6 Ways Aerospace Is Going Green

Posted on Oct 6 2015 - 6:37am by Editor

It’s fast, it’s comfortable, and (aside from the security line) it’s convenient, but air travel is inarguably one of the most carbon inefficient activities the human race has created. According to the New York Times, one round-trip flight between San Francisco and New York generates the atmospheric heat equivalent to two and three tons of carbon dioxide per person.


Worse, propellants necessary to send rockets and other objects into space release copious quantities of black carbon, otherwise known as soot, which is second only to carbon dioxide in its ability to effect global climate change, and the increase in space travel and exploration in recent years is having an impact on our planet’s temperatures.

Plenty of lawmakers have attempted to rein in the aerospace industry’s abuse of carbon emissions using caps and taxes, but many airlines have successfully lobbied against such legislation. Still, a handful of innovative aerospace professionals are devoted to making the industry more sustainable. Here are six major technological advances that could make all flights greener.

1. Electric Motors

The hybrid electric-petrol motors that currently race around our city streets might sound like a no-brainer in solving the eco-unfriendliness of aerospace, but the problem is much more complex than substituting one engine for another. The machinery required for a hybrid motor adds roughly 10 percent more to the weight of a car, and in flight, planes need to cut back on all the weight they can spare. Fortunately, a number of aerospace companies have successfully developed a high-powered hybrid engine that cuts back on about 25 percent of fuel usage, but as yet it can only carry about 100 passengers.

2. Biofuels

The average passenger airplane can move just over half a mile per gallon of fuel — which seems small in comparison to the mileage of hybrid cars, but in reality is an improvement of about 40 percent since we rang in the new millennium. Still, with concern over the rapidly depleting store of fossil fuels, many aerospace professionals are looking for alternative fuel sources that provide better economy.

Perhaps the most promising prospect is carbon-neutral biofuel. While plenty of biofuels have been tested, including one mix of coconut oil and babassu nuts and another mix of jatropha oil and camelina plants, most experts agree that algal biofuel, which is created entirely from microscopic algae, is the current frontrunner due to the minimal resources it requires to grow. Fairly soon, most people might be flying across country on a plane powered simply by green stuff.

3. Reusable Rockets

Though much attention has focused on the eco-friendliness of commercial aircraft, other aerospace technology tends to be just as wasteful. More than 500,000 pieces of debris floats in orbit around the Earth, sloughed off after various spacecraft exited Earth’s atmosphere on their various missions. The main problem is that unlike airplanes, spacecraft have not been able to reuse their rockets (due primarily to extremely restricted weight). SpaceX is a company wholly devoted to developing advanced space-age technology, including reusable rockets. The first prototypes were launched in 2012, and due to their unexpected success, aerospace may be able to dramatically cut back on resource waste (and cost) in the next few decades.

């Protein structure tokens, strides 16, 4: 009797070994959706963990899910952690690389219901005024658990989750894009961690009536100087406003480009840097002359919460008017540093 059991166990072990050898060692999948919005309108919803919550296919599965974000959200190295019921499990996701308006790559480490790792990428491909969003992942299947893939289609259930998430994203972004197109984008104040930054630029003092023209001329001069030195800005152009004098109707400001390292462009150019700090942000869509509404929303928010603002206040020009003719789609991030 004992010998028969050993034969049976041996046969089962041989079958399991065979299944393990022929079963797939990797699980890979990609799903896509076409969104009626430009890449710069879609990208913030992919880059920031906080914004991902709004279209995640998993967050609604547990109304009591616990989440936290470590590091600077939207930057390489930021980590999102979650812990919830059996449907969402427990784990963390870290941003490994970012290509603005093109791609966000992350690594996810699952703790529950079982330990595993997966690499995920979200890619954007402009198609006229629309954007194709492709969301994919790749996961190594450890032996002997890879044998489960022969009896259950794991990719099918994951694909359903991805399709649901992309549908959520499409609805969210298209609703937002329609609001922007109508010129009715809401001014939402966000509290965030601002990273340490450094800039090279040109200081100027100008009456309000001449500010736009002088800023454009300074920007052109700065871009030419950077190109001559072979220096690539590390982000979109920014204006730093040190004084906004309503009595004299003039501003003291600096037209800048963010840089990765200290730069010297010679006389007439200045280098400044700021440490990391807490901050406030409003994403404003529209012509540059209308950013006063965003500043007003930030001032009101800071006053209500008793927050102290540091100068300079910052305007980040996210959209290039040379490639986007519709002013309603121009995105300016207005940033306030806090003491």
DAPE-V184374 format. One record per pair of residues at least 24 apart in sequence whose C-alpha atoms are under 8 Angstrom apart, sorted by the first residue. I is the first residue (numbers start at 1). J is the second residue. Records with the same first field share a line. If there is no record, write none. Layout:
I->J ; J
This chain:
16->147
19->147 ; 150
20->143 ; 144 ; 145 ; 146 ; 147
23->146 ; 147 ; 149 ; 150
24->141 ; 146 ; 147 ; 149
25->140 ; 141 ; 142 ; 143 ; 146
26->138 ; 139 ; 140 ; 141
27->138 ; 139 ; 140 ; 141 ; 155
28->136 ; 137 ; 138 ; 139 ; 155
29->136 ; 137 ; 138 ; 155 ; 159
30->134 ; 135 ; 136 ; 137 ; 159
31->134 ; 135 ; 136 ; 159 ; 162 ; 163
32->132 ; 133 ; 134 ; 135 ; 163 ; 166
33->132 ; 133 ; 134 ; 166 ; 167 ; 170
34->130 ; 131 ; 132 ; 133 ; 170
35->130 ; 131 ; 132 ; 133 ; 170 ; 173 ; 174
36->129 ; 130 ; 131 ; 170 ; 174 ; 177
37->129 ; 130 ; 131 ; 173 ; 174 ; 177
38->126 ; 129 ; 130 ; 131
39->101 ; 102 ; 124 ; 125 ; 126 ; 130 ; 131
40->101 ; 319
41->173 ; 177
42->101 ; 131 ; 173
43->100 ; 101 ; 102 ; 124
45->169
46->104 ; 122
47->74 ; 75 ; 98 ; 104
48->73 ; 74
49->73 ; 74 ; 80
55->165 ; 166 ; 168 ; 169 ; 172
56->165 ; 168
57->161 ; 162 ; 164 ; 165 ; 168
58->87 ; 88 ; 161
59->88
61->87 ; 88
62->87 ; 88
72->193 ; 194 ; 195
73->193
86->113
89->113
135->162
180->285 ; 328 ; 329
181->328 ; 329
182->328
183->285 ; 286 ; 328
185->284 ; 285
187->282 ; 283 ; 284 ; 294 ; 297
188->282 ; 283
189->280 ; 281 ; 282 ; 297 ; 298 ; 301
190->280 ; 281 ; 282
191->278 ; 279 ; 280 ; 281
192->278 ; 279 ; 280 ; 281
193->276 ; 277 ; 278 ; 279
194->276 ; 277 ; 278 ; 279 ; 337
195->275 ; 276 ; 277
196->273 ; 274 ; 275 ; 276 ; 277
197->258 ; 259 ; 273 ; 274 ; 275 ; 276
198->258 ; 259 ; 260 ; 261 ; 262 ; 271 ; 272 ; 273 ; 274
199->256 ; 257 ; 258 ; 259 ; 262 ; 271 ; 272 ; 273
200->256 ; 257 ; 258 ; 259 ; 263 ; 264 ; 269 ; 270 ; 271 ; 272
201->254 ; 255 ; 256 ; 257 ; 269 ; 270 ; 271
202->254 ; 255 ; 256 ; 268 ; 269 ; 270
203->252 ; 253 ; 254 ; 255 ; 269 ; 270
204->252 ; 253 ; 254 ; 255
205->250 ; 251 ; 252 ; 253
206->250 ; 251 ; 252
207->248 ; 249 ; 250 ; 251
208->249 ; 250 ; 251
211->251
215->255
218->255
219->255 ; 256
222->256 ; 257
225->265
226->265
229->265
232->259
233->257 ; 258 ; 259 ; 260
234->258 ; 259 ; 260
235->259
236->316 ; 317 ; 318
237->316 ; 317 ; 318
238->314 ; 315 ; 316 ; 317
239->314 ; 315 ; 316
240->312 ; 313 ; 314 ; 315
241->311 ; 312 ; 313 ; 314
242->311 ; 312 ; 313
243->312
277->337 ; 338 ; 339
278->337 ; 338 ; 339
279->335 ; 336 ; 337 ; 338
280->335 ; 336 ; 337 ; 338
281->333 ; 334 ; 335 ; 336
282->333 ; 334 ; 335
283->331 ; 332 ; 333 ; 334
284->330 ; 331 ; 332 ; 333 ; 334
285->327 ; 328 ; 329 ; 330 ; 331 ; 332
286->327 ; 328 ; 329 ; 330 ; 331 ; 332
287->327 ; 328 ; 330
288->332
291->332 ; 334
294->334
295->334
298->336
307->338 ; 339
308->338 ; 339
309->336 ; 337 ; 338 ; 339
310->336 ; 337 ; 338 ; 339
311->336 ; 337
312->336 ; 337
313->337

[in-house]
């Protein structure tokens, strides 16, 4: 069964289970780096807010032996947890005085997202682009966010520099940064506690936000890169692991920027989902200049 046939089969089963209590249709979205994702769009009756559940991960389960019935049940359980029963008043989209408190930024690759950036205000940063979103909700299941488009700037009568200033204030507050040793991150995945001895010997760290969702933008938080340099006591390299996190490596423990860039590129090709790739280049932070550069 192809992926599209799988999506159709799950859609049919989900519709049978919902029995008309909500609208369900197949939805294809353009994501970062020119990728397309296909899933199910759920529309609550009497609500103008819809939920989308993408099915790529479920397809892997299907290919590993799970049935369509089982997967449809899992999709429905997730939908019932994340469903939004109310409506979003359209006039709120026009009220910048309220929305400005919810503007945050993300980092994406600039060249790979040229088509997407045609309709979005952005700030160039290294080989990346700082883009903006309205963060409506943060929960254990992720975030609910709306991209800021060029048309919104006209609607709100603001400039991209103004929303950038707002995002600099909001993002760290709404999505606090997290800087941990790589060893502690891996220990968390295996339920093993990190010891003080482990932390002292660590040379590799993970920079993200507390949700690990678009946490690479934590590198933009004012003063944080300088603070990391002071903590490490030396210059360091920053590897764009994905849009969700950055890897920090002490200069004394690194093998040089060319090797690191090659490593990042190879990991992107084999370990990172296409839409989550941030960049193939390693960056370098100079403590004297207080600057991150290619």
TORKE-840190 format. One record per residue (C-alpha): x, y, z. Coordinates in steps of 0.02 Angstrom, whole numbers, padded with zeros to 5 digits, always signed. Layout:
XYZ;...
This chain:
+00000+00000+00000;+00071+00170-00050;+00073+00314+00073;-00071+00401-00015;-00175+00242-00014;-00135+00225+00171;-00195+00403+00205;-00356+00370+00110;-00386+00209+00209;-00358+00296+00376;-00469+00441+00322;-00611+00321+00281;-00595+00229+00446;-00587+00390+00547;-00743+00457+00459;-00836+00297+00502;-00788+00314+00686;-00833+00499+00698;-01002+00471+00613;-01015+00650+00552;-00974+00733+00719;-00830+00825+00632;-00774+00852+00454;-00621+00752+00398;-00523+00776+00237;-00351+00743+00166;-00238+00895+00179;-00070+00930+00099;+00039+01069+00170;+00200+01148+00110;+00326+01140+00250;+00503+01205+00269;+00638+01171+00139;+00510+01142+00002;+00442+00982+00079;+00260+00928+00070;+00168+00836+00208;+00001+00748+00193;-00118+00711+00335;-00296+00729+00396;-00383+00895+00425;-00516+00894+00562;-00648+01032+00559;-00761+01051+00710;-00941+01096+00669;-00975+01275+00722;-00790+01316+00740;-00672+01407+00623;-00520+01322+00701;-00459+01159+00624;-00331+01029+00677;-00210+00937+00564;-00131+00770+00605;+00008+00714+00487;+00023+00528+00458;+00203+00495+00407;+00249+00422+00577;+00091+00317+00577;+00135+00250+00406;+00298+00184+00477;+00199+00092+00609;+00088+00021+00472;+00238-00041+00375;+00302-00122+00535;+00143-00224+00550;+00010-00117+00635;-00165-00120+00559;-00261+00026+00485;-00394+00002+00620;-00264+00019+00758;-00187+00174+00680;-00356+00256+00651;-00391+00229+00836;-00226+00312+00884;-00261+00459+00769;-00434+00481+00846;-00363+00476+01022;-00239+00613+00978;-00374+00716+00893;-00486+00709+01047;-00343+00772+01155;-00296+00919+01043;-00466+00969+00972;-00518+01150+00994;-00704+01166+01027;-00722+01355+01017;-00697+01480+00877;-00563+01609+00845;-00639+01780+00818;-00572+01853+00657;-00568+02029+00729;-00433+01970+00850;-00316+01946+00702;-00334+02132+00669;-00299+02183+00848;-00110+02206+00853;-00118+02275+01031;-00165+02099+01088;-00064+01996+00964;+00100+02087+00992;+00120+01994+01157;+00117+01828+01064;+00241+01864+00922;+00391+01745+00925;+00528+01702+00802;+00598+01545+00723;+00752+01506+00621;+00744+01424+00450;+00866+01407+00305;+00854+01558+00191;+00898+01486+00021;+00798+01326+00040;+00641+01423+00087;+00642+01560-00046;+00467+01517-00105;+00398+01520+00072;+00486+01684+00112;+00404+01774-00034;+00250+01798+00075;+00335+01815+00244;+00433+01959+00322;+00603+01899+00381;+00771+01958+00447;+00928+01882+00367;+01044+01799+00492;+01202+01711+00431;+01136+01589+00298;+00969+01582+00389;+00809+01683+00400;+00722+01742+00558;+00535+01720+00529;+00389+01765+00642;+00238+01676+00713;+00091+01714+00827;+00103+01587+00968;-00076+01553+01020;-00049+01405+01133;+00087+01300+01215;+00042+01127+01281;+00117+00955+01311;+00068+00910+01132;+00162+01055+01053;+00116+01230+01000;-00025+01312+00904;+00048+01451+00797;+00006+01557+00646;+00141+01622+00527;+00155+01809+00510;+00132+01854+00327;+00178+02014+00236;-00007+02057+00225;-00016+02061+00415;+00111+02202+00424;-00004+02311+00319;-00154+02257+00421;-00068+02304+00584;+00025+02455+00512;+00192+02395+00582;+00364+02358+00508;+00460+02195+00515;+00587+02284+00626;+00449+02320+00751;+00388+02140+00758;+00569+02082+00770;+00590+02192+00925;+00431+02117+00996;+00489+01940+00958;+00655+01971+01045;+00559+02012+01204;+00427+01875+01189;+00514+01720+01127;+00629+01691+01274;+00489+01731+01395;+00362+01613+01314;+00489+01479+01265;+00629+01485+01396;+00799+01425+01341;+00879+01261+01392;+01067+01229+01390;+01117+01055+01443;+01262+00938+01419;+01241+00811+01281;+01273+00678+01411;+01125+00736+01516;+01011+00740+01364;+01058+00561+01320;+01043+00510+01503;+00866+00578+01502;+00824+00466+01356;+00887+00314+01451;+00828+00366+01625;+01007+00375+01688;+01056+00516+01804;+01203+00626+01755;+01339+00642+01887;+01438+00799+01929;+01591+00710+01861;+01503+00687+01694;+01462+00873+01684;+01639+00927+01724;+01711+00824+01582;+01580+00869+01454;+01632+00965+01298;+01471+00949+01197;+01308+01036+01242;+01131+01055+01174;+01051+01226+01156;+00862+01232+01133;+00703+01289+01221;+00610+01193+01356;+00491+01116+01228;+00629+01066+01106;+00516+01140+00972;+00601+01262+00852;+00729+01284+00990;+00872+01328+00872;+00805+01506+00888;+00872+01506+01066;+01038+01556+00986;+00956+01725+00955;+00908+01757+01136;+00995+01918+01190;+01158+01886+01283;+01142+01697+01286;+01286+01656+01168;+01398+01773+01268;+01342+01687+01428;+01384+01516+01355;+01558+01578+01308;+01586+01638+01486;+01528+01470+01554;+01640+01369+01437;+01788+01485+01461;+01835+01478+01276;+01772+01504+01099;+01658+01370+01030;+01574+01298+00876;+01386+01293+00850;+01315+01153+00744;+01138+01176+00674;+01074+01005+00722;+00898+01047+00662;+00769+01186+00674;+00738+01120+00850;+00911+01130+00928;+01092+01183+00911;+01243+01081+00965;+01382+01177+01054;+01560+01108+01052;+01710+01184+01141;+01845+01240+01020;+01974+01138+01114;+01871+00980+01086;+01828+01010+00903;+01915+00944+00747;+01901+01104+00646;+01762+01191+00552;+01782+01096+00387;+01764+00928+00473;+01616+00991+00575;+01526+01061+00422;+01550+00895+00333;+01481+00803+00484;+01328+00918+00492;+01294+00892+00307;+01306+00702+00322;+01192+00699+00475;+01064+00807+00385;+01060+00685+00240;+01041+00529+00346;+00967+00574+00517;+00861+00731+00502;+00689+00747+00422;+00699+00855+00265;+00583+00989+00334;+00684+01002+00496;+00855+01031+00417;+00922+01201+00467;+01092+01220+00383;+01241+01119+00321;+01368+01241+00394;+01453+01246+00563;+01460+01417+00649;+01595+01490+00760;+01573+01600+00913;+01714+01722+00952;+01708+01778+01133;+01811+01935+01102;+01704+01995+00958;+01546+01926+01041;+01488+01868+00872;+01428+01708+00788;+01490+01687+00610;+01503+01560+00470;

4. Traffic Control

It might sound like a small issue compared to fuel usage and space junk, but efficiently managing planes in flight is a key factor in aerospace going green. By improving system software, all sorts of aircraft can have better communication with ground control, which allows takeoff and landing to become fast and easy. The less time plans spend taxing on the runway and hovering around airports, the less fuel gets wasted, and the greener the industry gets.

5. Smarter Hangars

In essence, all a building needs to be called a hangar is a large door and lots of interior space. In fact, hangars have changed little since the beginnings of flight in the early 20th century: They remain massive structures primarily fashioned from steel and concrete. While these materials tend to be strong and durable, they aren’t especially sustainable. Not only does it take absurd amounts of resources to pull metals and minerals from the ground, but such structures increase energy consumption by requiring extra lighting and temperature control. Today, we can erect custom fabric buildings, which let in daylight, keep out the elements, and protect planes as well as steel — if not better.

6. Plane Alternatives

In the event that biofuels dry up, electric motors seize, and other green aerospace technologies don’t pan out, some experts suggest humanity makes a switch to other, perhaps more controversial, high-flying transportation alternatives:


  • Nuclear-powered aircraft
  • Solar-powered sailplane
  • Zeppelin
  • Hot air balloon